Lie Derivatives

linford86

I've been trying to get a grasp on Lie Derivatives. I understand that we can represent a lie derivative acting on a vector as a commutator. What do I do when I act a lie derivative on a tensor? Can I still just write out the commutator?

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haushofer

I don't think so, because it only makes sense to take commutators of vector fields. The Lie derivative can be calculated in a "coordinate free way" using pullbacks/pushforwards, or in a coordinate way by calculating

$$T'(x) - T(x)$$

induced by the infinitesimal coordinate transformation

$$x \rightarrow x + \xi$$

linford86

Thanks for your reply! Can you give an example of either of these methods?

haushofer

Thanks for your reply! Can you give an example of either of these methods?
I can give the rough idea :) Let's pick a tensor T

$$T = T_{\mu\nu} dx^{\mu} \otimes dx^{\nu}$$

and perform the coordinate transformation

$$x^{\lambda} \rightarrow x^{\lambda'} = x^{\lambda} - \xi^{\lambda}$$

We know that for our T we have

$$T_{\mu' \nu '}(x') = \frac{\partial x^{\mu}}{\partial x^{\mu '}}\frac{\partial x^{\nu }}{\partial x^{\nu '}}T_{\mu\nu}(x) \ \ \ \ \ \ \ \ (1)$$

For our coordinate transformation we have that

$$\frac{\partial x^{\mu}}{\partial x^{\mu '}} = \delta^{\mu}_{\mu '} + \frac{\partial }{\partial x^{\mu '}}\xi^{\mu}$$

You can plug this into (1). But the Lie derivative of our tensor T with respect to $\xi$ is given by (in components)

$$T_{\mu ' \nu '}(x) - T_{\mu\nu}(x)$$

You can calculate this by performing a Taylor expansion,

$$T(x) = T(x' + \xi) = T(x') + \xi^{\mu}\partial_{\mu}T(x')$$

and recognizing that, to first order in xi,

$$\xi^{\mu}\partial_{\mu}T(x') = \xi^{\mu}\partial_{\mu}T(x)$$

It's been a while that I did these kind of calculations explicitly, but I think you should be able to do it. It maybe helps to first do it for a scalar field, then for a vector or covector, and so on. Notice that the signs depend on how you define your coordinate transformation with either a plus or minus sign! For a general tensor T there always will be a leading term

$$\xi^{\mu}\partial_{\mu}T(x)$$

The other terms will be due to the "pulling back of the coordinate", but that will become clear if you read something about pushforwards and pullbacks; the GR text by Carroll or Nakahara's geometry book are very useful. Hope this helps :)

haushofer

By the way, Nakahara also calculates explicitly a Lie derivative of I believe a vector field in the "coordinate free formalism", using pullbacks and pushforwards, so you can check his geometry book to see how that goes.

haushofer

Did you manage to do the calculation? :)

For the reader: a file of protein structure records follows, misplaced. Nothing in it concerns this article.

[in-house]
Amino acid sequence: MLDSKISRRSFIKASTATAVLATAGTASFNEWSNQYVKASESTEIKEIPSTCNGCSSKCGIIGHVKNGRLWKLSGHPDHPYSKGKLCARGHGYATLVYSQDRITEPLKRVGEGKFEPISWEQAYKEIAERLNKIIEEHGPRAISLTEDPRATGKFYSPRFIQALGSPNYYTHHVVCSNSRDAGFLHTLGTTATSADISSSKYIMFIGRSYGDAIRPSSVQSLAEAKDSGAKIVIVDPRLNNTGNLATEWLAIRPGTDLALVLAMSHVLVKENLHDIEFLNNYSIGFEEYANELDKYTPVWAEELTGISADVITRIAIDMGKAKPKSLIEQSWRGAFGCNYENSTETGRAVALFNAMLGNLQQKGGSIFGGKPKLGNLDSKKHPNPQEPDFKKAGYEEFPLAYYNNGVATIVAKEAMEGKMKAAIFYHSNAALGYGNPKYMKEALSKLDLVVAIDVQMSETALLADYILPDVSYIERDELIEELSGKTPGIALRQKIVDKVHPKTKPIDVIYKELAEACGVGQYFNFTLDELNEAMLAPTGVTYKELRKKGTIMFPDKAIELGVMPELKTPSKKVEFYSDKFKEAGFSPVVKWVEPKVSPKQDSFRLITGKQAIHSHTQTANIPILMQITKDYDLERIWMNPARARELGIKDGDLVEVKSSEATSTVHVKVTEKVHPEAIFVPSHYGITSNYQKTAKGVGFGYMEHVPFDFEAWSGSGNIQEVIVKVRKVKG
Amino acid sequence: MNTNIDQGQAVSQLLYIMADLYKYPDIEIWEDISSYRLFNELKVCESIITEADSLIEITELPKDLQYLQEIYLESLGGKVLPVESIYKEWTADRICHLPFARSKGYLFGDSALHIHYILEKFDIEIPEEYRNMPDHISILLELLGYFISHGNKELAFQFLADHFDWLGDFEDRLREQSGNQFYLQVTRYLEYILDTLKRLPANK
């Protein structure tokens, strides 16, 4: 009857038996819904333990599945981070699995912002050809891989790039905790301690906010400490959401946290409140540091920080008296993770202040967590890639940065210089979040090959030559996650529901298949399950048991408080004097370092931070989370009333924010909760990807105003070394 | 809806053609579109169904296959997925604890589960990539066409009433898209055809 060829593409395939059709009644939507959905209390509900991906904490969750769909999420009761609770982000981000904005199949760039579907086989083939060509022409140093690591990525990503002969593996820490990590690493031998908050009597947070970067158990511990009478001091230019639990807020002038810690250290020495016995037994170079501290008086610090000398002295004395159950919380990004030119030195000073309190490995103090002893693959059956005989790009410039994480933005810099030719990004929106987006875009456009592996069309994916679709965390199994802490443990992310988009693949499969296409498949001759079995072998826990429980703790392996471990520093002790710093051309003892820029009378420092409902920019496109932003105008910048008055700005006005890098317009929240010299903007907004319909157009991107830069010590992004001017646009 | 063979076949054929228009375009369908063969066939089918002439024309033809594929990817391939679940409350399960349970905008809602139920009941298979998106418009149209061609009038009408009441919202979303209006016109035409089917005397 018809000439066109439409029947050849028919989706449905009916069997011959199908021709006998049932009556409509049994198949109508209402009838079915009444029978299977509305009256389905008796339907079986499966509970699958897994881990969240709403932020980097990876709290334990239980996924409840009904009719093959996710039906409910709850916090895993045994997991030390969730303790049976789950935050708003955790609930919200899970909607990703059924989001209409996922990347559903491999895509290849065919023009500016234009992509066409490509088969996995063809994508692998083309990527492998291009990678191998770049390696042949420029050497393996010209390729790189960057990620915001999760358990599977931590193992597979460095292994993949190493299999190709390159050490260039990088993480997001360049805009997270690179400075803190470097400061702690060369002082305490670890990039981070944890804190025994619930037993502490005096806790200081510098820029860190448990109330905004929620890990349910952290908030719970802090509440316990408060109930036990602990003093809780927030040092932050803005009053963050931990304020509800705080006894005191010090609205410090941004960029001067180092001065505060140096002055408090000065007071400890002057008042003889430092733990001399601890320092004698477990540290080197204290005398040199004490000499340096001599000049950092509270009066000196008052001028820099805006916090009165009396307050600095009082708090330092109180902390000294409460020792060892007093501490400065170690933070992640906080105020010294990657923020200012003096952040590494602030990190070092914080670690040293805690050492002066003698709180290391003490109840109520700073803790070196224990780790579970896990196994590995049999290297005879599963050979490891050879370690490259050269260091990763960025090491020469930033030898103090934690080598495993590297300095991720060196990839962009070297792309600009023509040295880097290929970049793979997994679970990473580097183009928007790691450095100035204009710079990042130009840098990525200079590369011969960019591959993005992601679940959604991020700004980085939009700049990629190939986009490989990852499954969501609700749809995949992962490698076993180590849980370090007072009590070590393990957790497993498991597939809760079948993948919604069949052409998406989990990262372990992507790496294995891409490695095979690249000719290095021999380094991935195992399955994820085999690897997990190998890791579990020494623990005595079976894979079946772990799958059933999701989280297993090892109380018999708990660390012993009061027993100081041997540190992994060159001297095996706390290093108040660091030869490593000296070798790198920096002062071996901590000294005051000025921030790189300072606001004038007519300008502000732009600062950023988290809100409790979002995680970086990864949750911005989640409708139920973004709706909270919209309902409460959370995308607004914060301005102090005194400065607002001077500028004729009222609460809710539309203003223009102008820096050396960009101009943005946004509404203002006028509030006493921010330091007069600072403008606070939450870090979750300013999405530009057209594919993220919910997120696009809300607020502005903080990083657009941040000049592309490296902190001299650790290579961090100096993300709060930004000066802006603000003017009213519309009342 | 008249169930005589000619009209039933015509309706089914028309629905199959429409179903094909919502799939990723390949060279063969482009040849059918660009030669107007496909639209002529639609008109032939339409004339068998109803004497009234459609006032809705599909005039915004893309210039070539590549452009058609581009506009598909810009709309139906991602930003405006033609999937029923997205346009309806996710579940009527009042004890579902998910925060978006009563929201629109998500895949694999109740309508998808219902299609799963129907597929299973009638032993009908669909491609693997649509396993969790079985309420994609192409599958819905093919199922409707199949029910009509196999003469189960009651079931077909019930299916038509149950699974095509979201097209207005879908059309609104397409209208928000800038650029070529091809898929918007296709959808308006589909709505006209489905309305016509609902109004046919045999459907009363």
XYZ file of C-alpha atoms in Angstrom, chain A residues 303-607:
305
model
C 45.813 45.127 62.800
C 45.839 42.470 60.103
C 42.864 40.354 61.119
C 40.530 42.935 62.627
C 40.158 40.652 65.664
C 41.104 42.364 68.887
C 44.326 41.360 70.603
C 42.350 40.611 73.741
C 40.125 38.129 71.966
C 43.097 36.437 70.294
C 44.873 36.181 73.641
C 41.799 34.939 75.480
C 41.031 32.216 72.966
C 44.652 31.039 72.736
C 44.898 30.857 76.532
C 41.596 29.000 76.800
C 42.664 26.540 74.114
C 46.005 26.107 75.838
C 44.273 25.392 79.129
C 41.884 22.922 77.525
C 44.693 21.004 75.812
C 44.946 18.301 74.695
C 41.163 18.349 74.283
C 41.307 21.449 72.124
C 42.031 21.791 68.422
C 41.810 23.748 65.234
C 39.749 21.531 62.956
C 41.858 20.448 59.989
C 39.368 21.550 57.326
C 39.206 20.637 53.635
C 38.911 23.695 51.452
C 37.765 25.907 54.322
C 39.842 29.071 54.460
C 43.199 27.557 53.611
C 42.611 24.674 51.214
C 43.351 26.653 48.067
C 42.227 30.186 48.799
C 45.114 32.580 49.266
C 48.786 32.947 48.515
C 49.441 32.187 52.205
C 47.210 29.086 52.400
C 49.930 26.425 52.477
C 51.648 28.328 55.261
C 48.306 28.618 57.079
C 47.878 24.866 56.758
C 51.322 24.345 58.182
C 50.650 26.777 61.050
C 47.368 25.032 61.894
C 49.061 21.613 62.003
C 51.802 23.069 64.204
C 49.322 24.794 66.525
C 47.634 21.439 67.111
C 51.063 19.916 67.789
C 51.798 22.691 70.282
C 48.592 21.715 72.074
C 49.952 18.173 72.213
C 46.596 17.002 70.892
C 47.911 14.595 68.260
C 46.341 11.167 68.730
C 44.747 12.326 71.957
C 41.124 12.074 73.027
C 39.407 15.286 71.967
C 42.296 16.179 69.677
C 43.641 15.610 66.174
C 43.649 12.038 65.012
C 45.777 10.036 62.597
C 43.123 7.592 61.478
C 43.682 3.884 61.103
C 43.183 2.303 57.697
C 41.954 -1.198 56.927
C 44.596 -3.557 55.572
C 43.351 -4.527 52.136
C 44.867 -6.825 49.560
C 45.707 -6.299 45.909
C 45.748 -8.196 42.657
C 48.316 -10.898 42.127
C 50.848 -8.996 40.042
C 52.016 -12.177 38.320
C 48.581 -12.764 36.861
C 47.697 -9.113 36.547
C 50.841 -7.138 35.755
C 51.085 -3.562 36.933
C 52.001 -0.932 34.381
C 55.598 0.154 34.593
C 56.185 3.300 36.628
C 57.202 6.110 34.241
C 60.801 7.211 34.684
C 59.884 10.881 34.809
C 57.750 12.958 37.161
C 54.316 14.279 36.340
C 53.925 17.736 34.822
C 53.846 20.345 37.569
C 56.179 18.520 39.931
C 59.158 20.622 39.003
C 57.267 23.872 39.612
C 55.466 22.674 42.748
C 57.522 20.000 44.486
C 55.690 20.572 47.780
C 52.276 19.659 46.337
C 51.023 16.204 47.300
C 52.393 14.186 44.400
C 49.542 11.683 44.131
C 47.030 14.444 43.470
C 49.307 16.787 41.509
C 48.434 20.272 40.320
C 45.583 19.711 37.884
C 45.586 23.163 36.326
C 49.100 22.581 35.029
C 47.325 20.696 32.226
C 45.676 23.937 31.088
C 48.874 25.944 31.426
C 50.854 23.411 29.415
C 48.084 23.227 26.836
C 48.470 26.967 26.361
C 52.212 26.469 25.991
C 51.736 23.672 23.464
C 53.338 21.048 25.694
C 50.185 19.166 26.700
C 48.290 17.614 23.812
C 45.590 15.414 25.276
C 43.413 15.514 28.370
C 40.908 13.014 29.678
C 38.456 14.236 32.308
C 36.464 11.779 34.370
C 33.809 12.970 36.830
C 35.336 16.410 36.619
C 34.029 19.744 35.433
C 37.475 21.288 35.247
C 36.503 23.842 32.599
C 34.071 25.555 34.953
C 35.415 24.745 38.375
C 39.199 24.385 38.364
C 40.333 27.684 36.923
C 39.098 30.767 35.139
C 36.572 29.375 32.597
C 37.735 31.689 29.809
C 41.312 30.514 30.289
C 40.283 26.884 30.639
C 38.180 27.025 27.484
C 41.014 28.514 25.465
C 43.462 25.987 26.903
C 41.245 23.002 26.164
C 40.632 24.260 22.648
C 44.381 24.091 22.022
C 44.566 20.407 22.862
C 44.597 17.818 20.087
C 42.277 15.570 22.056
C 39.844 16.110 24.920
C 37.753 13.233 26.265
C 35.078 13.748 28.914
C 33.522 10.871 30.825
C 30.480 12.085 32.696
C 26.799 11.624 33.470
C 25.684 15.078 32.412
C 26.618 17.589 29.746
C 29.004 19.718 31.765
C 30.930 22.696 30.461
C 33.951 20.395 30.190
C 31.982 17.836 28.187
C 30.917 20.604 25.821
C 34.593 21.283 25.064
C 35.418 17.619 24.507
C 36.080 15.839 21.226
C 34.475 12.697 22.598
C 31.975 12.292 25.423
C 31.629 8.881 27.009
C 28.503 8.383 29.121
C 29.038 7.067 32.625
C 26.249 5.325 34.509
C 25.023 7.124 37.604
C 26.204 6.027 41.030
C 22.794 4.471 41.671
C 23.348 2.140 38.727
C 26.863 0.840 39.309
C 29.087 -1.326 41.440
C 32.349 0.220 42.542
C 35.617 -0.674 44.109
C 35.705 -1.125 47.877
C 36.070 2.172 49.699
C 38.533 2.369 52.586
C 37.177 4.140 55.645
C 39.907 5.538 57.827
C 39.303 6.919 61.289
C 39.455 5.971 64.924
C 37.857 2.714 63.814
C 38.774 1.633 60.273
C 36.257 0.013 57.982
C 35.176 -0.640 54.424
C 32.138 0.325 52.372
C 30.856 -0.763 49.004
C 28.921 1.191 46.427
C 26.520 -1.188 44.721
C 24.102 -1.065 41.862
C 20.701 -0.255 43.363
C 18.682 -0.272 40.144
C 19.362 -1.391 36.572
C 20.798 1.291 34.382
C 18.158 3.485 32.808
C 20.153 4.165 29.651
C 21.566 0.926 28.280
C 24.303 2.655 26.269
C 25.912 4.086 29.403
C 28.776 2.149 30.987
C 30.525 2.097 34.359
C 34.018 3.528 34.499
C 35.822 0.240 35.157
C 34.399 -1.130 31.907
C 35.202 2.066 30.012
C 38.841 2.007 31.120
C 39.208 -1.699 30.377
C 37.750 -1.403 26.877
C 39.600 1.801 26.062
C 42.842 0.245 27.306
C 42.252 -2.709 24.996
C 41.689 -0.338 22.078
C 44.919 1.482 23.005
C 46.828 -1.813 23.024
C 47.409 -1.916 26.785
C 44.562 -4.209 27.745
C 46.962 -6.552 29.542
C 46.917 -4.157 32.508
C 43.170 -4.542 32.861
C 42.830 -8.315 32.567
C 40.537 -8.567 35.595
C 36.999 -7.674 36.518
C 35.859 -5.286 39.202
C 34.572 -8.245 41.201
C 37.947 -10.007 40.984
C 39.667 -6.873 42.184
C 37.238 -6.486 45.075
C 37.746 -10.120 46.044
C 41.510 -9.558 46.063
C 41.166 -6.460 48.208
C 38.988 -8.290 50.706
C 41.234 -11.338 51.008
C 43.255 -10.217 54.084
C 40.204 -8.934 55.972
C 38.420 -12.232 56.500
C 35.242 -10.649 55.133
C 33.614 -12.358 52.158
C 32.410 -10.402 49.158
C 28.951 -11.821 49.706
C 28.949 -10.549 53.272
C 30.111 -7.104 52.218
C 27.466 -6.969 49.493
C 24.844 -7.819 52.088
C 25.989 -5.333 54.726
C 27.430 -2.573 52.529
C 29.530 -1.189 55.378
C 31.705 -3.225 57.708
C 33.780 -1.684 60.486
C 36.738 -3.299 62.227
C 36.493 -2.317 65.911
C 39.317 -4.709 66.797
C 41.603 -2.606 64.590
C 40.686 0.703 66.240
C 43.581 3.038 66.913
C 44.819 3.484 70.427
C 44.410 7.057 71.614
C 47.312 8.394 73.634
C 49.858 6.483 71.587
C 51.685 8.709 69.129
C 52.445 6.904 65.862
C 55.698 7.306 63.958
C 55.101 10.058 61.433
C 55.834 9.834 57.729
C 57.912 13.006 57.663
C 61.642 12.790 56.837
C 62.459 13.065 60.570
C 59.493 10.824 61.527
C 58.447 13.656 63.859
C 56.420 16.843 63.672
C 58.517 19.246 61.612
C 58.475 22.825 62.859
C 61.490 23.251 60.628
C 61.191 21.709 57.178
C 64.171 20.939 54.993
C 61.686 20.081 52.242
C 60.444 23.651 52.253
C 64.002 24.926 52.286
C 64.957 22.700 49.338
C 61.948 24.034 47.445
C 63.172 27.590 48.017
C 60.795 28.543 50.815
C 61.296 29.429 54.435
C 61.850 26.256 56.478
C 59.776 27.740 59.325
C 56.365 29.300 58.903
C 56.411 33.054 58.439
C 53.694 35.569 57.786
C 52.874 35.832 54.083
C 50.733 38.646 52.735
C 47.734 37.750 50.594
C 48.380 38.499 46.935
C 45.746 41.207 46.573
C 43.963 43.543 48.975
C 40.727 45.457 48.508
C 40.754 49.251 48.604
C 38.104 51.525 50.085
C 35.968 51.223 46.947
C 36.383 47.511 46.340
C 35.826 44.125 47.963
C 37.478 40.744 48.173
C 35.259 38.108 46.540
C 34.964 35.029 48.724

linford86

I did, but I did so by defining a new commutator. Turns out that you actually can do all lie derivatives as commutators so long as you properly define what it means for a tensor to act on a vector (I proved this and, if people are interested, I can post something more explicit later.) After you do that, you can write out VT-TV.

haushofer

Mmm, I must say this doesn't ring a bell instantaneously, so I would be quite curious how one does that :)

linford86

Sorry it's taken me a while to respond. I've been pretty busy with grad school. At any rate, we want to define something like:

$$L_V T=[V,T]$$

or

$$L_V T=VT-TV$$

for all tensors T and any vector V where L is the lie differential operator. Now, ordinarily, the lie derivative acting on a tensor is defined to be:

$$L_V T=V^\mu \partial_\mu T^{\mu_1 \mu_2 ... \mu_k}. _{\nu_1 \nu_2 ... \nu_l}- (\partial_\lambda V^\mu_1)T^{\lambda \mu_2 ... \mu_k}. _{\nu_1 \nu_2 ... \nu_l}- (\partial_\lambda V^\mu_2)T^{\mu_1 \lambda ... \mu_k}. _{\nu_1 \nu_2 ... \nu_l}-... +(\partial_\nu_1 V^\lambda)T^{\mu_1 \mu_2 ... \mu_k}. _{\lambda \nu_2 ... \nu_l} +(\partial_\nu_2 V^\lambda)T^{\mu_1 \mu_2 ... \mu_k}. _{\nu_1 \lambda ... \nu_l}+...$$

Obviously, $$V^\mu \partial_\mu T^{\mu_1 \mu_2 ... \mu_k}. _{\nu_1 \nu_2 ... \nu_l}$$ is just the action of V on T. Thus, our job is half done -- we have a natural way to define VT. What about the action of the tensor on the vector -- TV? Well, we can just define:

$$TV= (\partial_\lambda V^\mu_1)T^{\lambda \mu_2 ... \mu_k}. _{\nu_1 \nu_2 ... \nu_l}+ (\partial_\lambda V^\mu_2)T^{\mu_1 \lambda ... \mu_k}. _{\nu_1 \nu_2 ... \nu_l}+... -(\partial_\nu_1 V^\lambda)T^{\mu_1 \mu_2 ... \mu_k}. _{\lambda \nu_2 ... \nu_l} -(\partial_\nu_2 V^\lambda)T^{\mu_1 \mu_2 ... \mu_k}. _{\nu_1 \lambda ... \nu_l}-...$$

And now we can write:

$$L_V T=VT-TV$$

With a little computation, you can show that this satisfies all of the desirable properties.

[Note: the only way that I could make the indices appear in the right order was to include periods between the upstairs indices and the downstairs indices. If any one knows how to make the indices go in the right order without doing that, let me know; it would be really helpful.]

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